inverted commas (or ‘speech marks’)
Year 4: Detail of content to be introduced (statutory requirement)
The grammatical difference between plural and possessive –s
Standard English forms for verb inflections instead of local spoken
forms [for example, we were instead of we was, or I did instead of I
Noun phrases expanded by the addition of modifying adjectives, nouns
and preposition phrases (e.g. the teacher expanded to: the strict maths
teacher with curly hair)
Fronted adverbials [for example, Later that day, I heard the bad news.]
Use of paragraphs to organise ideas around a theme
Appropriate choice of pronoun or noun within and across sentences to
aid cohesion and avoid repetition
Use of inverted commas and other punctuation to indicate direct
speech [for example, a comma after the reporting clause; end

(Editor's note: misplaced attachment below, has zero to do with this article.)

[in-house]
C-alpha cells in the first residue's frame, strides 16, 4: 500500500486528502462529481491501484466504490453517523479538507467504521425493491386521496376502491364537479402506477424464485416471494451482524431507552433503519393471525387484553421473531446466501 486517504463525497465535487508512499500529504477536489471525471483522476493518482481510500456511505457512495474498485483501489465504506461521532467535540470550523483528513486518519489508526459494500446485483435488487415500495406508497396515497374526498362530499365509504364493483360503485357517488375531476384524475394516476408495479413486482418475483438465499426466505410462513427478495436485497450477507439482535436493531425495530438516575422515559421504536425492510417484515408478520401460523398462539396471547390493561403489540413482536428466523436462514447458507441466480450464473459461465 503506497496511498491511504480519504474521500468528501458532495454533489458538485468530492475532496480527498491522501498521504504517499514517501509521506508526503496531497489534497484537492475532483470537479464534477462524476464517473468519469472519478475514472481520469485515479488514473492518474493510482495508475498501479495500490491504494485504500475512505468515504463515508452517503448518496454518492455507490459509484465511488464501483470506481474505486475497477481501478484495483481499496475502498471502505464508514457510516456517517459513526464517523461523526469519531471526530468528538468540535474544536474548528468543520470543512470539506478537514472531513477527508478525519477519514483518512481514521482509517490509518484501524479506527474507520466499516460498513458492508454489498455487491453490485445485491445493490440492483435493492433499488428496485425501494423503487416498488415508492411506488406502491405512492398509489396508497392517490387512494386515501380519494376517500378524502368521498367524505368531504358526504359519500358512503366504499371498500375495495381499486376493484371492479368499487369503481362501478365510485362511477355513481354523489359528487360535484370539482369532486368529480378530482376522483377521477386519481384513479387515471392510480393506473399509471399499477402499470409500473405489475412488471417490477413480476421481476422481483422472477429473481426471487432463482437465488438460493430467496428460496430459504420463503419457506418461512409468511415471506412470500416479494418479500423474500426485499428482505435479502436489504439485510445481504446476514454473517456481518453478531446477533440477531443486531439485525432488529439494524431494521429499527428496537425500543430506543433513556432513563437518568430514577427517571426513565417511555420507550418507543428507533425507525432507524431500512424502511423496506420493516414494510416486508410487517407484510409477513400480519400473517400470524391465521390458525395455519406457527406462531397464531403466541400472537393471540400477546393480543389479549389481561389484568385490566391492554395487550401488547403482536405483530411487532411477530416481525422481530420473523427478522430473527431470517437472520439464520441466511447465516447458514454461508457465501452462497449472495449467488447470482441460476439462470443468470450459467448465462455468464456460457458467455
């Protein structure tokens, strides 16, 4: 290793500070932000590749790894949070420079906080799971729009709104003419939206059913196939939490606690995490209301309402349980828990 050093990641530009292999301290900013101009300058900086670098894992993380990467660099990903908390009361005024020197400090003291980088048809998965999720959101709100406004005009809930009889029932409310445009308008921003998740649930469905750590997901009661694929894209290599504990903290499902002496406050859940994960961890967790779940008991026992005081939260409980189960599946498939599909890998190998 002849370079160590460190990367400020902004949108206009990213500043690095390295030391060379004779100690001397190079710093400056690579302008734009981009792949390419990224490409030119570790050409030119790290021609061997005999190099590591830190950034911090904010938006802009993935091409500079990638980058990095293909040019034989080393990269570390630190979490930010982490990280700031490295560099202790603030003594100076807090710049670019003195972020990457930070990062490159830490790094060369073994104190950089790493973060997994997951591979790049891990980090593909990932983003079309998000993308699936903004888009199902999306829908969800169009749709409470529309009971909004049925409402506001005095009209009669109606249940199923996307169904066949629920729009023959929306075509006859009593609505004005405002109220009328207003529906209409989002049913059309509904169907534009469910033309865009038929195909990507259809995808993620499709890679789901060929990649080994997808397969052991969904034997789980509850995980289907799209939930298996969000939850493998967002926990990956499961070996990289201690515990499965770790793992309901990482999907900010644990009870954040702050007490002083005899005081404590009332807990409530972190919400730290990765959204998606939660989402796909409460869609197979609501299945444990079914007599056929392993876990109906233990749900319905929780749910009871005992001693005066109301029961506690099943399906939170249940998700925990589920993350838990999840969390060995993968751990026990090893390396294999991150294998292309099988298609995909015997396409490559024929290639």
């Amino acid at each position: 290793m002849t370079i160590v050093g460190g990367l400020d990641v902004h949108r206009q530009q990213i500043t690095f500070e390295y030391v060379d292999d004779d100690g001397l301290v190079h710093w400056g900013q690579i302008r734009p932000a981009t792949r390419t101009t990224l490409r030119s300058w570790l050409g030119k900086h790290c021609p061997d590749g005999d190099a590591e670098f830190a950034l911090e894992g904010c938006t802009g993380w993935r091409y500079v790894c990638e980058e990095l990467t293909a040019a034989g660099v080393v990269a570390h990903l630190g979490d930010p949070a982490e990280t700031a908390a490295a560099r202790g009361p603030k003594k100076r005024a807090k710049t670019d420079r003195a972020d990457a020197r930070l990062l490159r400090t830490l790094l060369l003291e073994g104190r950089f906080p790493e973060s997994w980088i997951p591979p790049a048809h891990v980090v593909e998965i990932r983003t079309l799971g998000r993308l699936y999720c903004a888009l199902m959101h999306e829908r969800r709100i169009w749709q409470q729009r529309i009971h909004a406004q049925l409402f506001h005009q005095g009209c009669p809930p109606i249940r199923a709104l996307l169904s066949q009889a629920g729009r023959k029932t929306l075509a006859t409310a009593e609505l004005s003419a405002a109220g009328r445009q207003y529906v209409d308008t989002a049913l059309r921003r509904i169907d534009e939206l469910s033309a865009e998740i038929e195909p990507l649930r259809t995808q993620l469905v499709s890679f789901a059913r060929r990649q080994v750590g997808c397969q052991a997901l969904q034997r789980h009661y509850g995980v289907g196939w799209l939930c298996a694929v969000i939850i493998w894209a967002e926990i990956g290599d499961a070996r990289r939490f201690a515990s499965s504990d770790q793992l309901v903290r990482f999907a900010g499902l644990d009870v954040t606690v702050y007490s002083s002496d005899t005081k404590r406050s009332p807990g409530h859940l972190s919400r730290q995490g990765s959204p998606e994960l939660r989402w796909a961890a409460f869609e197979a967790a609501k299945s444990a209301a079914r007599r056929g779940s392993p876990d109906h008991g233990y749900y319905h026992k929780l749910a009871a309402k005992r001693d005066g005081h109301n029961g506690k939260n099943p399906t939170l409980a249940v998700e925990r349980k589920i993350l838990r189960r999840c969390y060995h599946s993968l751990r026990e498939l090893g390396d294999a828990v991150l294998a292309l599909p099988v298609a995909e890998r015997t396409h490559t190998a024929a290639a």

punctuation within inverted commas: The conductor shouted, “Sit
Apostrophes to mark plural possession [for example, the girl’s name,
the girls’ names]
Use of commas after fronted adverbials
for pupils
pronoun, possessive pronoun
Year 5: Detail of content to be introduced (statutory requirement)
Converting nouns or adjectives into verbs using suffixes [for example,
–ate; –ise; –ify]
Verb prefixes [for example, dis–, de–, mis–, over– and re–]
Relative clauses beginning with who, which, where, when, whose, that,
or an omitted relative pronoun
Indicating degrees of possibility using adverbs [for example, perhaps,
surely] or modal verbs [for example, might, should, will, must]
Devices to build cohesion within a paragraph [for example, then, after
that, this, firstly]
Linking ideas across paragraphs using adverbials of time [for example,
later], place [for example, nearby] and number [for example, secondly]
or tense choices [for example, he had seen her before]
Brackets, dashes or commas to indicate parenthesis